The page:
The University’s intellectual culture generally assumes that our collective commitment to thinking together and knowing together is not rooted in coercive externalities such as grades. At the best of times, grades are stupid, and seem to continue to exist only because they are meaningful for future applications to graduate and professional schools. These are not the best of times. Suspending quality grades for the spring will not equate to the suspension of our collective desire to think with one another. Suspending quality grades will enable our online classrooms, in whatever form they take, to become anxiety-free havens for criticality and creativity, a place to think without disciplinary compulsions. If anything, getting rid of grades will allow for more rigorous, more daring relations to our shared objects—when, that is, the affective and psychological burden of the pandemic is manageable enough for us to be present to think together.
Students and faculty from elsewhere have written brilliantly on the need for institutions to align classroom expectations with students’ and instructors’ realities during a pandemic. In response, many peer institutions have shifted to pass/fail, to be marked on transcripts as an emergency measure: Columbia, MIT, Harvard Law, and so on. The only meritorious argument for retaining quality grades through the spring has been advanced by students anticipating future application cycles; our peers shifting to pass/fail demonstrates that future application readers will fully understand a transcript filled with Ps for the spring 2020 quarter.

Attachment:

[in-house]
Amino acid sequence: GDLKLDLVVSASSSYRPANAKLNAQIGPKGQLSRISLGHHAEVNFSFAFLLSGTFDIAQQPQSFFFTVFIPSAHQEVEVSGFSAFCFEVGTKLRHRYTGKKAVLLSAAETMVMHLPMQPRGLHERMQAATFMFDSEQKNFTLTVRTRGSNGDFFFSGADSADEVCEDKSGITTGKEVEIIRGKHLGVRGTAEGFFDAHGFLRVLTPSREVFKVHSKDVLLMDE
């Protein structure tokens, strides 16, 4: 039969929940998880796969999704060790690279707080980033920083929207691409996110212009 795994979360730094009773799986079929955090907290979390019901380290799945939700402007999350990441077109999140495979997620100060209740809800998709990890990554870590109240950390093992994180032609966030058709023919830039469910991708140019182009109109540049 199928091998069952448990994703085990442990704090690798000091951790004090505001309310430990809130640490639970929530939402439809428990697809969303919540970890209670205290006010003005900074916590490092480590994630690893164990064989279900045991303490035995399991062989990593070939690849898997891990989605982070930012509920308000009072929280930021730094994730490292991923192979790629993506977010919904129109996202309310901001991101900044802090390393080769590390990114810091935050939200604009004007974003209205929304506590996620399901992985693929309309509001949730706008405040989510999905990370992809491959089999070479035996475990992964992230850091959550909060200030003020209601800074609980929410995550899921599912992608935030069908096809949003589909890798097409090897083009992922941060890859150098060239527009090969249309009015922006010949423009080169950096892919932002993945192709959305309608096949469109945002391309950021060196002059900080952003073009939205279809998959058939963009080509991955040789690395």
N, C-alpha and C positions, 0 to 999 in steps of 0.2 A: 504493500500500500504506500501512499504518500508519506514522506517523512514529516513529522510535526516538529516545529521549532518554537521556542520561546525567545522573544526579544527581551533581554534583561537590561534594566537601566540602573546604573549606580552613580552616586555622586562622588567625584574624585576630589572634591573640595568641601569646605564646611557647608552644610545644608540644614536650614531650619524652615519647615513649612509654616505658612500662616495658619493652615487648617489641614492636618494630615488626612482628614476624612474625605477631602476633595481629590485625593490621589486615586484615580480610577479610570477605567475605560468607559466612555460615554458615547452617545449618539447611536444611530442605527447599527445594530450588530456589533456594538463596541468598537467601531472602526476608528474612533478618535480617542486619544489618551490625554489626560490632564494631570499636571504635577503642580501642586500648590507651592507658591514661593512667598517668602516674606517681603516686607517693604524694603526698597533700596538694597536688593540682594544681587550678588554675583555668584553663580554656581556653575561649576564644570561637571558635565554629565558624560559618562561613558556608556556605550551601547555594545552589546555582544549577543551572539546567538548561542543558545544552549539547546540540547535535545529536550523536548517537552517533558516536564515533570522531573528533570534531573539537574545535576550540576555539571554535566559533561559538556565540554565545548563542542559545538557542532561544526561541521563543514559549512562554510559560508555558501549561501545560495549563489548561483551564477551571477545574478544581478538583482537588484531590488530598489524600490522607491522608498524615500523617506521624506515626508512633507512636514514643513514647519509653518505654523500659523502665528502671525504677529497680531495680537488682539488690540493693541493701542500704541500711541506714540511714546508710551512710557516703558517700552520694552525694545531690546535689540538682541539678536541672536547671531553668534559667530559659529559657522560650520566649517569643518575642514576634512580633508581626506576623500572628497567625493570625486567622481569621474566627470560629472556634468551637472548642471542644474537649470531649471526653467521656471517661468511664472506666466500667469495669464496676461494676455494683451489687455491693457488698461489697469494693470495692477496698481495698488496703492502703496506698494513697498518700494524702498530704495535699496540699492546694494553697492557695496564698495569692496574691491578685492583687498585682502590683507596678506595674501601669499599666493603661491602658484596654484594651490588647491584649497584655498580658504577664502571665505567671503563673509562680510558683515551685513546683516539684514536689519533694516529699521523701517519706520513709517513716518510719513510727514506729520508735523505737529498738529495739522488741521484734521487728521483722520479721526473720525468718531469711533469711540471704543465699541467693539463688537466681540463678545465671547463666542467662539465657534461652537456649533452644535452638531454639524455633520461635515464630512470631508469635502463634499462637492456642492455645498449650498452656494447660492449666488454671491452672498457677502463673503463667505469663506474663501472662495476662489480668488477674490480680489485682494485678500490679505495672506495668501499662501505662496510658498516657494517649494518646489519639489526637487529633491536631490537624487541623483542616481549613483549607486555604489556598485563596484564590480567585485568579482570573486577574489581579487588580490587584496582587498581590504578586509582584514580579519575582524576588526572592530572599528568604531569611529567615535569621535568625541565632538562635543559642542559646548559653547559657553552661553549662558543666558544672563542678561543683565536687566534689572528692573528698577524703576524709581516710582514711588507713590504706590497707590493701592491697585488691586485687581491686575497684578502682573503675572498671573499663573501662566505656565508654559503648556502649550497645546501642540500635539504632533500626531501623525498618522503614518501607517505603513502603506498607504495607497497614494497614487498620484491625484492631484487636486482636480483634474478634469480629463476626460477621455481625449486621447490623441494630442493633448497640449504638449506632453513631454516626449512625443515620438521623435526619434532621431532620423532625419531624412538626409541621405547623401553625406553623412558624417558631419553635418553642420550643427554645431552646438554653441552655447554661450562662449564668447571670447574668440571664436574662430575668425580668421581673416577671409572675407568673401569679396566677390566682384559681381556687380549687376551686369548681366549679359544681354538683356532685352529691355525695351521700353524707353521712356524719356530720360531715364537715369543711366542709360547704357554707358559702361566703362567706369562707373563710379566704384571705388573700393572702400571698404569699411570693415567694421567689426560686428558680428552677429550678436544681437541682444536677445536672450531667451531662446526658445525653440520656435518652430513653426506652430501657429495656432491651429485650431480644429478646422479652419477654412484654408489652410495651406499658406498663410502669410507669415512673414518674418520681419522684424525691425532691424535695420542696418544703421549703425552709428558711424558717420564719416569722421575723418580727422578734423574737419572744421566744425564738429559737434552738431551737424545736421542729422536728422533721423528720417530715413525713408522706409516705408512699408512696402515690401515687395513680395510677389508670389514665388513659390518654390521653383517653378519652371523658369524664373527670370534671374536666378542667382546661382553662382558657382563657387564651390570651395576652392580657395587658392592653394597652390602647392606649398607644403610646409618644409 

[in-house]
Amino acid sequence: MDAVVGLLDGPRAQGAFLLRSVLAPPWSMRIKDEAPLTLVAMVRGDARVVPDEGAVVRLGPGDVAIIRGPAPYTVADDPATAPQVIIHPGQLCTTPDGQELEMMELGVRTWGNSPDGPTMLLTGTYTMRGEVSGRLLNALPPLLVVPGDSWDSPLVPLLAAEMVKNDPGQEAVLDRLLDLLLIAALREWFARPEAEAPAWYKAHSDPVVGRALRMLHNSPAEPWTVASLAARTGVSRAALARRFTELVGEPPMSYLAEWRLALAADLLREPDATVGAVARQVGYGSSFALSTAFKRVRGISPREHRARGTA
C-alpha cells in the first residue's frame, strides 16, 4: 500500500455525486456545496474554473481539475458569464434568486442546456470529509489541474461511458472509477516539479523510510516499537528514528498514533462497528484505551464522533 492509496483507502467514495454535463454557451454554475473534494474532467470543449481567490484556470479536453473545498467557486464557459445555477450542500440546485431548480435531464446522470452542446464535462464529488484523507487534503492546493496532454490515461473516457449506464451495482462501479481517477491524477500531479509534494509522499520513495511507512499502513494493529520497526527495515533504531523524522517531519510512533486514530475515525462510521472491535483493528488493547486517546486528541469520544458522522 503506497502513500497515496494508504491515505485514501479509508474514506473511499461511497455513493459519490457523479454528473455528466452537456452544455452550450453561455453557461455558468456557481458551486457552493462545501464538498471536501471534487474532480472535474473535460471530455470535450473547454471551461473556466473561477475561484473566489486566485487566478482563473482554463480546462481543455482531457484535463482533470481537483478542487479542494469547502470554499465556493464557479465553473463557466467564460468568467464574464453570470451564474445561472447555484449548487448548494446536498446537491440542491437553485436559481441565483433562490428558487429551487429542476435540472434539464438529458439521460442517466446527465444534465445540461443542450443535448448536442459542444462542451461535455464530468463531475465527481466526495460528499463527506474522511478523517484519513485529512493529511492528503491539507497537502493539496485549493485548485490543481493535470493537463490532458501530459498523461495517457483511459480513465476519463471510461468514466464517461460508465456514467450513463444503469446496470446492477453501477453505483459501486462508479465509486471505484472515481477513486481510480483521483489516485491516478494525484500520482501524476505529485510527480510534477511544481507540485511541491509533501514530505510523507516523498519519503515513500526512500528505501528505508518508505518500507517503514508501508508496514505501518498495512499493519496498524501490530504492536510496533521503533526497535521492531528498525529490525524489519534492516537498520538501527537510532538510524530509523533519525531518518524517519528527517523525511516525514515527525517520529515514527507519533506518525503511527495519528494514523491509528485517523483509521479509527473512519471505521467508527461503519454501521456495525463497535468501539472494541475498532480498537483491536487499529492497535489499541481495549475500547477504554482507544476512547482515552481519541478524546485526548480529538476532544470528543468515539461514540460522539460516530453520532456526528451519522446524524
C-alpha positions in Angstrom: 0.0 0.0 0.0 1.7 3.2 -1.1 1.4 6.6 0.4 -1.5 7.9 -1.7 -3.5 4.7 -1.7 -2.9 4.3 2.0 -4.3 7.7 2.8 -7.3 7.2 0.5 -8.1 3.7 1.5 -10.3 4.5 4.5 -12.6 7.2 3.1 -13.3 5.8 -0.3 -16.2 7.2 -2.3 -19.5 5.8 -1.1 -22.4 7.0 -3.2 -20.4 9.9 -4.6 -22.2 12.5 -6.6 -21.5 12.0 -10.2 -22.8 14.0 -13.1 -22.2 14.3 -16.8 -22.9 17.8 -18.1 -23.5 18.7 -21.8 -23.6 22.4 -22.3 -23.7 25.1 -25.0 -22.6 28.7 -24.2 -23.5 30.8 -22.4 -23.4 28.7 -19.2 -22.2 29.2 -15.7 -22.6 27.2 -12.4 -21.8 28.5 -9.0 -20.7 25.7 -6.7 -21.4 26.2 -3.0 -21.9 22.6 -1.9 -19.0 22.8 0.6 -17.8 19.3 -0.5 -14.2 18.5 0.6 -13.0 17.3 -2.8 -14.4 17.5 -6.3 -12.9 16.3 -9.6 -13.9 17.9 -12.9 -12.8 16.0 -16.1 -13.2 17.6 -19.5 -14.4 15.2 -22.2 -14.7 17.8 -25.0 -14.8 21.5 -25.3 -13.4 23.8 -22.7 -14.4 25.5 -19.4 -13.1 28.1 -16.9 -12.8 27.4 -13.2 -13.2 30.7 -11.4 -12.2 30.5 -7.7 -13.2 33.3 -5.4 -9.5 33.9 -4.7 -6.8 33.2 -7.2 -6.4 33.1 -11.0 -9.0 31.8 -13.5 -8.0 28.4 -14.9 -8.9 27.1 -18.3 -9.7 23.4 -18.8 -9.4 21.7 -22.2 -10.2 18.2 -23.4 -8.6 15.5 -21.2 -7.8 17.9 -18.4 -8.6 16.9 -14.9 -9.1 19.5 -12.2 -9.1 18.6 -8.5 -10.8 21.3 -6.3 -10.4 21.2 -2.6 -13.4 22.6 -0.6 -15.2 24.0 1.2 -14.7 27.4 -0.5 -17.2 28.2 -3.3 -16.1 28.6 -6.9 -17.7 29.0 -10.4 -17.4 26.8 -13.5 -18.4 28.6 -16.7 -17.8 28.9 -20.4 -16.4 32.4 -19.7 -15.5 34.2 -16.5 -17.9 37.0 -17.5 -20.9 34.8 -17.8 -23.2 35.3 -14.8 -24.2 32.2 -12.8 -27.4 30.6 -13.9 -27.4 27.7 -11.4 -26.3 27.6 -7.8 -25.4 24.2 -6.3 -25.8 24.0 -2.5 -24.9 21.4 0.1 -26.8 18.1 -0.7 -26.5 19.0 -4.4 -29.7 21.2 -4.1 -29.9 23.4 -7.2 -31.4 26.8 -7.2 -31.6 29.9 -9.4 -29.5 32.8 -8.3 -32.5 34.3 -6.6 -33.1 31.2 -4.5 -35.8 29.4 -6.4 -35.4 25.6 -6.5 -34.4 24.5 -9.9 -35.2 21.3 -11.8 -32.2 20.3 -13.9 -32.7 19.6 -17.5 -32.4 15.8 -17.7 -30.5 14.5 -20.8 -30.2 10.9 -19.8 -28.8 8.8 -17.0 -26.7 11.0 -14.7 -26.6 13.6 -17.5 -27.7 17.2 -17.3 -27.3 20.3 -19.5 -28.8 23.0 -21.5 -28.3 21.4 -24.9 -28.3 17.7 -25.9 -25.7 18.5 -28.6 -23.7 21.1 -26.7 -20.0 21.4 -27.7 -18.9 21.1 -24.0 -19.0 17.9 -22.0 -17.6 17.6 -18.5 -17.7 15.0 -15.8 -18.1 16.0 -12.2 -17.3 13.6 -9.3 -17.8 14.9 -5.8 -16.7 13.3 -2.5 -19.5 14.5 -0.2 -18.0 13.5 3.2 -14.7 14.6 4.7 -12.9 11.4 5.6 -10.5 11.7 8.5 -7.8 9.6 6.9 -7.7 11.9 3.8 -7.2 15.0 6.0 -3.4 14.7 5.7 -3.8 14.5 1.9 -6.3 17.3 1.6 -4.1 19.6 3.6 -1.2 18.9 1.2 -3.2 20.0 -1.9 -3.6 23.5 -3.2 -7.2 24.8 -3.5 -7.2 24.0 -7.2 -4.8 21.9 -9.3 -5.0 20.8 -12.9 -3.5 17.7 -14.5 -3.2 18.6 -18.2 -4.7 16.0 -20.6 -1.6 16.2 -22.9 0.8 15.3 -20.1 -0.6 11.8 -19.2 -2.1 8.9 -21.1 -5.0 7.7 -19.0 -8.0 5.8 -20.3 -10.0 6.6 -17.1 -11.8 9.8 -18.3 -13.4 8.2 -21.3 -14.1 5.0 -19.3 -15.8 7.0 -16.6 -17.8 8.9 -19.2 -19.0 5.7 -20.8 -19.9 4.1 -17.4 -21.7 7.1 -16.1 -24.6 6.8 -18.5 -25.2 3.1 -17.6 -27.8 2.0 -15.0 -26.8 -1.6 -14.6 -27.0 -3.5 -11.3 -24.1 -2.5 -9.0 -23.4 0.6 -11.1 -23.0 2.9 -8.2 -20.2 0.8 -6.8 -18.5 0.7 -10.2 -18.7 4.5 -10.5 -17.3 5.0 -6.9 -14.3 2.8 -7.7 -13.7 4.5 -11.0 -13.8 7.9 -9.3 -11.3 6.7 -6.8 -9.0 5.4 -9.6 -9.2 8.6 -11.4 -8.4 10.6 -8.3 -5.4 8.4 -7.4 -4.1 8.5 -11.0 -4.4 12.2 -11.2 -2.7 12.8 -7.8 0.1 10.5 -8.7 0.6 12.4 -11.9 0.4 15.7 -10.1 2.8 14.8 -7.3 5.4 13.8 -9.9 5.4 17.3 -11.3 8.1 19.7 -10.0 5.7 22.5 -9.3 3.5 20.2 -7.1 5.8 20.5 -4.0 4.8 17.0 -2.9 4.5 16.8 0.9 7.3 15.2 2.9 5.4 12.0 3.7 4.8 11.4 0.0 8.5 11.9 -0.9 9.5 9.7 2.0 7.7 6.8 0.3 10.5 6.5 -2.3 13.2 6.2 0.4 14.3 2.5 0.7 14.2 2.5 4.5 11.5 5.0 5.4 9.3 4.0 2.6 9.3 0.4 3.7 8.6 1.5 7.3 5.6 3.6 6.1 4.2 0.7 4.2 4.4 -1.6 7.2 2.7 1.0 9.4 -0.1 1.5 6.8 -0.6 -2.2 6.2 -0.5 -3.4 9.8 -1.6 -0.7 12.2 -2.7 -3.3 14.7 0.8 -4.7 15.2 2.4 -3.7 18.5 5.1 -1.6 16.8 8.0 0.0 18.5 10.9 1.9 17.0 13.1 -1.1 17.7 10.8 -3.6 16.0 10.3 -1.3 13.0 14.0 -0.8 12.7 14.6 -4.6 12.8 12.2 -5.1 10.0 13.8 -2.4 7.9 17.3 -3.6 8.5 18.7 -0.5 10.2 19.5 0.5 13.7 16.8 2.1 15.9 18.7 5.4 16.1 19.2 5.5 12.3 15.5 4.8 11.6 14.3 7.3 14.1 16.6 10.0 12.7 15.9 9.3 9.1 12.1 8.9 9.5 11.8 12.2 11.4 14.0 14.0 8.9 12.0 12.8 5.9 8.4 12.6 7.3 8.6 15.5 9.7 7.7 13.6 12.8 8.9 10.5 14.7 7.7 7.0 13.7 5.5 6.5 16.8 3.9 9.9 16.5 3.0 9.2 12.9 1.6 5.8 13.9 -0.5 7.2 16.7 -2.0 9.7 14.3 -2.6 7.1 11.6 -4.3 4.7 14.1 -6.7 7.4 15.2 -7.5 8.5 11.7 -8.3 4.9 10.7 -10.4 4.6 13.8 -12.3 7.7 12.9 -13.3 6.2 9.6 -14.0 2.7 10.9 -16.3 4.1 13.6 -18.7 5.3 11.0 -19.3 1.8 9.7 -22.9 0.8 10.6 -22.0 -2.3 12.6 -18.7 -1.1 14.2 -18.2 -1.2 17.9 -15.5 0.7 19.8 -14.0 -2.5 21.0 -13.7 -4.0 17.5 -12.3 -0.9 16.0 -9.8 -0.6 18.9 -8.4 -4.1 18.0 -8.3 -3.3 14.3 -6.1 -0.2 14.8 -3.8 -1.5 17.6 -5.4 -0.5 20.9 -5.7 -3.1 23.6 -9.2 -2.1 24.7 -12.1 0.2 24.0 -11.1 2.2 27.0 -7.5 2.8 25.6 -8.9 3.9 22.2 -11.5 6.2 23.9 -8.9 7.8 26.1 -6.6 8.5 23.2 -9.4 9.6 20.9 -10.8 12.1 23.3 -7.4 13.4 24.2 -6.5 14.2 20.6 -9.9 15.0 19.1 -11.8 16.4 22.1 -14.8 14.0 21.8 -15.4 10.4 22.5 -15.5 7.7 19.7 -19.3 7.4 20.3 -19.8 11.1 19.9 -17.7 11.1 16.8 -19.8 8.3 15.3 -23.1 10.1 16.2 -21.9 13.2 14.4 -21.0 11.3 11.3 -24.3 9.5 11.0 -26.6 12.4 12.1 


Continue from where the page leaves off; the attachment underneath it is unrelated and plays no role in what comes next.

Institutionally recognizing that students in the spring may have a difficult time producing a term paper for assessment or focusing on their problem set is not to resign ourselves to a future without intellectual commitment or rigor. Notionally, quality grades function as a measure that communicates student learning outcomes according to a rubric that itself assumes a similarity of student learning conditions and a similarity of student access to resources. (Of course, we all know that grades have long since been corrupted into a gamified target.) We are in a measureless situation, a pedagogical scenario incommensurate with anything any of us has experienced, and one in which instructors cannot assume that students share similar learning conditions or have equal access to resources. The retention of a measure in the absence of the structures that gave some (small) sense to that measure simply ignores the intense crisis conditions we are operating under.
I cannot and will not assess students with a criterion that presumes that they, and I, and the world are operating normally. I urge the University to shift to universal pass/fail grading for the spring. In the absence of such a policy, I urge my colleagues to assign As and only As for their classes, and to communicate this class policy to students at their first meeting.
Chris Taylor is an Associate Professor and Director of Graduate Studies in the Department of English.